Last August, in the three months that the restaurants were open after the first wave of the pandemic hit, we had the pleasure of sampling Petros in Westmount for a special occasion. I had heard that it had a wonderful terrasse and the food was very good. Upon walking in it reminded me very much of the Psotaverna Symposium on Park avenue 20 years ago with its blue doors of Aegean Blue. Except it was not in the basement and it was much brighter and more modern than the Psotaverna. Must say that the menu items and the quality came close. The cuisine is simple and unpretentious. Petros is also a bring your own wine, which does not make the food any less expensive. The service and décor are casual but very comfortable and hospitable.
This evening we decided on ordering something light on this warm night, so we went with the Seafood Platter. It contained ample amounts of Grilled Calamari and Octopus, Seabream and Grilled shrimp for $ 150.00. This dish serves four people, once divided it is $ 37.50 per person which is not too expensive. But it will yield 1 shrimp per person and a few handfuls of fish and seafood. The best way to go if you want more of a particular dish is to order a la carte- and individual meals and then maybe share. Petros also has fresh fish by the pound on the menu which is worth a try. Our seafood platter was absolutely delicious and everything was fresh and cooked to perfection. Not over cooked or dry and tough. All the seafood and fish contained the right seasoning and flavors followed with extra lemon wedges.
We also had three vegetables of our choice that came served with the seafood platter. Oven baked potatoes wedges, a large head of broccoli and two types of green beans, one plain drizzled with a little olive oil and another made in tomato sauce. The vegetable side was a simple and a little mediocre. The potatoes were too soft and overcooked and lacked that special Greek flavor of fresh rosemary or lemon. The broccoli was generous but just boiled and the green beans also lacked in seasoning like garlic and salt.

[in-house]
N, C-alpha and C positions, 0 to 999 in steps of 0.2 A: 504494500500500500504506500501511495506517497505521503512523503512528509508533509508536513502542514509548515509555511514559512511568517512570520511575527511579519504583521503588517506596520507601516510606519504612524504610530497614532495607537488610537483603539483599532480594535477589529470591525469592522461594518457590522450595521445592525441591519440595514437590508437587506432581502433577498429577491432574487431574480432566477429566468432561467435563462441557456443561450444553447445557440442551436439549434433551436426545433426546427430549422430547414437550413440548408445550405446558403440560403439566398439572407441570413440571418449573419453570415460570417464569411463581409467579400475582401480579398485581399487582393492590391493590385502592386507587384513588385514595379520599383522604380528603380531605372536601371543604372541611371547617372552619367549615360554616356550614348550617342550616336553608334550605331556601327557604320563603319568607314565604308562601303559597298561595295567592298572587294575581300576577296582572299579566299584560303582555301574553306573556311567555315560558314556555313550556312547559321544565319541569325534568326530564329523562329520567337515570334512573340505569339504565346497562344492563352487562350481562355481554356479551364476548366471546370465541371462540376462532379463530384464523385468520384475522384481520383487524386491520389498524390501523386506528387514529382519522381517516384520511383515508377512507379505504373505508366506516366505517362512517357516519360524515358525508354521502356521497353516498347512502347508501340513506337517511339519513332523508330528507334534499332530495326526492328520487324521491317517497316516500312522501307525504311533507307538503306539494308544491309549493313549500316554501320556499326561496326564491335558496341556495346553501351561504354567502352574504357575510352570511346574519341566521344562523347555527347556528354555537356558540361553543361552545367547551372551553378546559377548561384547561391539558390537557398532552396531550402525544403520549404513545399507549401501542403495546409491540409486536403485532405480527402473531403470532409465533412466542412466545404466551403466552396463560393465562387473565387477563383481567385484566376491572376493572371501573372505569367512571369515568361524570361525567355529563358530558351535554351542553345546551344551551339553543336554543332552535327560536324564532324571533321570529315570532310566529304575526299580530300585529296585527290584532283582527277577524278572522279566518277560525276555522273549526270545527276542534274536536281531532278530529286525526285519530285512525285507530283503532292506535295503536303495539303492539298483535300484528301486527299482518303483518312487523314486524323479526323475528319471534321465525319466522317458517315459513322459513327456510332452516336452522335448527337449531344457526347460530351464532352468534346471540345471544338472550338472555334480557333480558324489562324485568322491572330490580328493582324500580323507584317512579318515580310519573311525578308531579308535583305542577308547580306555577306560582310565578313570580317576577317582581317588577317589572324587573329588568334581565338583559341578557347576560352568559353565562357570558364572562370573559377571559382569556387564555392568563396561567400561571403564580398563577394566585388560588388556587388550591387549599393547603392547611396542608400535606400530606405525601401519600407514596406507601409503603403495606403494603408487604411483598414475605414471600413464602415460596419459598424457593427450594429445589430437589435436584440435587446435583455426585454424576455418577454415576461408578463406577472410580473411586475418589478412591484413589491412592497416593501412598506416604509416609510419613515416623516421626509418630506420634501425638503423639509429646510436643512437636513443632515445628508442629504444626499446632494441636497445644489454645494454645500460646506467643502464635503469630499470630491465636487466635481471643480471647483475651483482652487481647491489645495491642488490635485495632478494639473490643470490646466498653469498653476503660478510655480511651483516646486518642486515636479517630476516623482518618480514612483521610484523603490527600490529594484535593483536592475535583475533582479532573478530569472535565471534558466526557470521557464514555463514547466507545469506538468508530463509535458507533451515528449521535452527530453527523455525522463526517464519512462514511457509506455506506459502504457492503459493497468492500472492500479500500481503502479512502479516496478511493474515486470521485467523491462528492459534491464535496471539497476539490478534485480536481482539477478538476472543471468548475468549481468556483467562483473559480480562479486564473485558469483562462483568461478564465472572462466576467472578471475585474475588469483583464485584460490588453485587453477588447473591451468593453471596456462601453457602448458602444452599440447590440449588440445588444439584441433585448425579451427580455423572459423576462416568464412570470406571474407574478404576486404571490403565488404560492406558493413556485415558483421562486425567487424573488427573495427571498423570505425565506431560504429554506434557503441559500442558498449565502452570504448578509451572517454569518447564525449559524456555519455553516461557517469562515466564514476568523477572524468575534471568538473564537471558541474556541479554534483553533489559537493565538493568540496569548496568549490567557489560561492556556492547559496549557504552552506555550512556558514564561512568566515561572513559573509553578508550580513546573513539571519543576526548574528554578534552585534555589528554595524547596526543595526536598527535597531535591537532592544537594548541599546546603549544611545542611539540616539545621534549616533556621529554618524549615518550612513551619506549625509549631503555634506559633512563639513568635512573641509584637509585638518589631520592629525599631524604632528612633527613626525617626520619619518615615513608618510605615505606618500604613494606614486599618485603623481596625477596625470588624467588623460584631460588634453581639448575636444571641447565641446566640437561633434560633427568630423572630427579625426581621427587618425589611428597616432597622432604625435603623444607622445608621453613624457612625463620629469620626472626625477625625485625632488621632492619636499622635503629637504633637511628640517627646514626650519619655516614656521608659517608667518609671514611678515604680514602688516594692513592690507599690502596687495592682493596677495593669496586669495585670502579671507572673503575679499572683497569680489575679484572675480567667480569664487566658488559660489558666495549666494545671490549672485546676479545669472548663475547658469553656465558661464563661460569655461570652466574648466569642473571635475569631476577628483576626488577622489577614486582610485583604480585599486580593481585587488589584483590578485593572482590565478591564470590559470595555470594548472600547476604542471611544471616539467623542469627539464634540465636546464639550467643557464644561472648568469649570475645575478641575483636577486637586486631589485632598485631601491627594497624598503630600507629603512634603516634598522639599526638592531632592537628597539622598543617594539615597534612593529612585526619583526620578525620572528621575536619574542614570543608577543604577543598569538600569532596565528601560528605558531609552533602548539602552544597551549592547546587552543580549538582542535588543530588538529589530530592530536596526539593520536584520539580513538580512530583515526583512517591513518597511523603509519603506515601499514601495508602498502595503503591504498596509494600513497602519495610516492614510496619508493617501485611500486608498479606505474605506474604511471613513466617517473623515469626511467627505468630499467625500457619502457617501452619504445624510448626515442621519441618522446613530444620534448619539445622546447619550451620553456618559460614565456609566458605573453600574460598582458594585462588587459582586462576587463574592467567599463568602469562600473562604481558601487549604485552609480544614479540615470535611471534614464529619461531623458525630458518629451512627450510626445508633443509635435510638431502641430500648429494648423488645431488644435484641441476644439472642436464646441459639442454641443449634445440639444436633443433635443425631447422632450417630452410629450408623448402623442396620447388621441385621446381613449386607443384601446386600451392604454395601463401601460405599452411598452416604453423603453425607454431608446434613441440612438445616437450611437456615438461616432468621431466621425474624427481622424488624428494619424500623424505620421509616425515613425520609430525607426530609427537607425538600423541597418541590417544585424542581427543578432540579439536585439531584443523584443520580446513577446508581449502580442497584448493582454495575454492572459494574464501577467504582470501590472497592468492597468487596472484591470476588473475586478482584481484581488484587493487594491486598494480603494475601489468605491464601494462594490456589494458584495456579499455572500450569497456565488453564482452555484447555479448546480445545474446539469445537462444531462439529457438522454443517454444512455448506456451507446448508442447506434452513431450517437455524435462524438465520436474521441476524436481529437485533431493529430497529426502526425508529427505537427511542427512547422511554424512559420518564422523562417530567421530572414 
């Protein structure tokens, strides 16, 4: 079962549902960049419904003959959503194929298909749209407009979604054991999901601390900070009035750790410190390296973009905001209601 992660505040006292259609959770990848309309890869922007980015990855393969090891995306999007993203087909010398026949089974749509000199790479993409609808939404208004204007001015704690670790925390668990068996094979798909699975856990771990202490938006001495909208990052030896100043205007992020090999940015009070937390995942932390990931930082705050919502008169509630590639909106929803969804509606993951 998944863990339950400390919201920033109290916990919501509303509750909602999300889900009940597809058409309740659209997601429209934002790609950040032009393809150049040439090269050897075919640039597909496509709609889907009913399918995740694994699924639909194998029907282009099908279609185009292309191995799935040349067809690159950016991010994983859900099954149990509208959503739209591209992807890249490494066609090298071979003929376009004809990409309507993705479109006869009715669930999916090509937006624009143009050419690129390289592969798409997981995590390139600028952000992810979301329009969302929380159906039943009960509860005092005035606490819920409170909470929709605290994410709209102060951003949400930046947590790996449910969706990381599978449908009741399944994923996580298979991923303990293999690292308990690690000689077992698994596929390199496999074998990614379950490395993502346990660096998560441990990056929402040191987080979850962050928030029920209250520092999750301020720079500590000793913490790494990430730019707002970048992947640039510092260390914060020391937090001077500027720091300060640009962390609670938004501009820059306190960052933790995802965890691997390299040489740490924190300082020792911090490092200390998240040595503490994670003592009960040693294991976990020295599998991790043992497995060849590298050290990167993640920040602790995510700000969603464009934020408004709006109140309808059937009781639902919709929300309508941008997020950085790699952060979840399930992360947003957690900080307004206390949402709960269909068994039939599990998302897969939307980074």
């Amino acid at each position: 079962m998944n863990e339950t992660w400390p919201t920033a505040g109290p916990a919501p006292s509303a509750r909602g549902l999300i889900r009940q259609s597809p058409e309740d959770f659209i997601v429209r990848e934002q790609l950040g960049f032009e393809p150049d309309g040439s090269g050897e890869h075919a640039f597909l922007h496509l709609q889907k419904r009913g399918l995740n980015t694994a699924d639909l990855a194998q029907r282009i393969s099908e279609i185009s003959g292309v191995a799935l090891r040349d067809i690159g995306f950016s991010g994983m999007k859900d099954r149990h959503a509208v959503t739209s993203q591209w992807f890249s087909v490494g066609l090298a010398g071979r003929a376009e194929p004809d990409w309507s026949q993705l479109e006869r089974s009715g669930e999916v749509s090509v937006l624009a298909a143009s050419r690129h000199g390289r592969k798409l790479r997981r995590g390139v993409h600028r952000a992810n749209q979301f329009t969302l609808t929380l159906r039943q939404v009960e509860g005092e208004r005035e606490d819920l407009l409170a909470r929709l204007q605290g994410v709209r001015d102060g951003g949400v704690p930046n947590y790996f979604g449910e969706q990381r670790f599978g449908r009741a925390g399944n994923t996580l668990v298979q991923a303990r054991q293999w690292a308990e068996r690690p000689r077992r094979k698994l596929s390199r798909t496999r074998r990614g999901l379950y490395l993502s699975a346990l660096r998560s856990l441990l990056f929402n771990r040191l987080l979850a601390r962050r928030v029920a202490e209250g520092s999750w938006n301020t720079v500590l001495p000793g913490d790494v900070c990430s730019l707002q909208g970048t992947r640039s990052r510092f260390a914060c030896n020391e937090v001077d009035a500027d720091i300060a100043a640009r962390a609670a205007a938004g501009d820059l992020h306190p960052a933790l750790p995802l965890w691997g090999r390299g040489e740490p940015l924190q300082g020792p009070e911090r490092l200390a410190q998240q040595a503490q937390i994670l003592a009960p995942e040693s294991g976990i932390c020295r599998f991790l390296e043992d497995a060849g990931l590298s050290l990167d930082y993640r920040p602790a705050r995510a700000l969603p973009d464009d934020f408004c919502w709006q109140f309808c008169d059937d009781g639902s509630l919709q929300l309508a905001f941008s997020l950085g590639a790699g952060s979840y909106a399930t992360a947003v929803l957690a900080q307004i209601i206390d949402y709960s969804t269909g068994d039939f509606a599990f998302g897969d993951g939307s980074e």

For dessert, sampled a decadent creamy chocolate cake for the birthday girl and a large Loukoumades, with a side order of yogurt and honey and Corinth grapes better known as Zante grapes from the Ionian coast. The dessert was exquisite and hit the spot.
Service was casual, warm and friendly. The décor was typical of a Greek restaurant with its colors of blue inspired by the Mediterranean Sea. It was not tacky but tastefully done. We were till in pandemic stage a month after the restaurants reopened in summer but proper measures were taken for the safety of its clientele. Social distancing for seating and placement of tables were in effect. The restaurant was all but empty except for people on the terrasse and a large group opposite us against the wall. The waiters all wore proper PPE and we had to serve our own wine for our own safety. Petros is a definite return in better times.